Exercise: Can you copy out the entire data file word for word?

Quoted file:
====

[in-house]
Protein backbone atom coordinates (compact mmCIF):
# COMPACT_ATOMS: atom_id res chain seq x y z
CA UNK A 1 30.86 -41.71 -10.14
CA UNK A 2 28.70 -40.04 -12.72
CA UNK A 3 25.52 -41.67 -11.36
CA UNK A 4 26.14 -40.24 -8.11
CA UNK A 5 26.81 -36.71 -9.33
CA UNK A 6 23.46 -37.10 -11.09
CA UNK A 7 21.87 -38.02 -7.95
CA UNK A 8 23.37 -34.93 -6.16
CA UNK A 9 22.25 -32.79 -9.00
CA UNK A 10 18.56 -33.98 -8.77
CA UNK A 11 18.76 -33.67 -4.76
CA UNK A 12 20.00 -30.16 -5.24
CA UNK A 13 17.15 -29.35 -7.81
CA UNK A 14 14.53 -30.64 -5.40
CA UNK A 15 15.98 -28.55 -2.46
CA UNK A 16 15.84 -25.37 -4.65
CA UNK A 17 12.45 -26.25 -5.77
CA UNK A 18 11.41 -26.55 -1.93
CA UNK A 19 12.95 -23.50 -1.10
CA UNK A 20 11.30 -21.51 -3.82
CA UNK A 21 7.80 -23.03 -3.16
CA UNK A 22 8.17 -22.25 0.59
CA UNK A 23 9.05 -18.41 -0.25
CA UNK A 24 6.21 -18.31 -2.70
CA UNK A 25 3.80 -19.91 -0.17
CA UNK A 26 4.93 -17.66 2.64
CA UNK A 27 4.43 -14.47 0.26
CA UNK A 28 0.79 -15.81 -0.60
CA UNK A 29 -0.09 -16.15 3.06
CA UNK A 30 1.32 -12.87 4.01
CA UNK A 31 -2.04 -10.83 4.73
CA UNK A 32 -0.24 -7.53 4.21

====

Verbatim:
[in-house]
Protein backbone atom coordinates (compact mmCIF):
# COMPACT_ATOMS: atom_id res chain seq x y z
CA UNK A 1 30.86 -41.71 -10.14
CA UNK A 2 28.70 -40.04 -12.72
CA UNK A 3 25.52 -41.67 -11.36
CA UNK A 4 26.14 -40.24 -8.11
CA UNK A 5 26.81 -36.71 -9.33
CA UNK A 6 23.46 -37.10 -11.09
CA UNK A 7 21.87 -38.02 -7.95
CA UNK A 8 23.37 -34.93 -6.16
CA UNK A 9 22.25 -32.79 -9.00
CA UNK A 10 18.56 -33.98 -8.77
CA UNK A 11 18.76 -33.67 -4.76
CA UNK A 12 20.00 -30.16 -5.24
CA UNK A 13 17.15 -29.35 -7.81
CA UNK A 14 14.53 -30.64 -5.40
CA UNK A 15 15.98 -28.55 -2.46
CA UNK A 16 15.84 -25.37 -4.65
CA UNK A 17 12.45 -26.25 -5.77
CA UNK A 18 11.41 -26.55 -1.93
CA UNK A 19 12.95 -23.50 -1.10
CA UNK A 20 11.30 -21.51 -3.82
CA UNK A 21 7.80 -23.03 -3.16
CA UNK A 22 8.17 -22.25 0.59
CA UNK A 23 9.05 -18.41 -0.25
CA UNK A 24 6.21 -18.31 -2.70
CA UNK A 25 3.80 -19.91 -0.17
CA UNK A 26 4.93 -17.66 2.64
CA UNK A 27 4.43 -14.47 0.26
CA UNK A 28 0.79 -15.81 -0.60
CA UNK A 29 -0.09 -16.15 3.06
CA UNK A 30 1.32 -12.87 4.01
CA UNK A 31 -2.04 -10.83 4.73
CA UNK A 32 -0.24 -7.53 4.21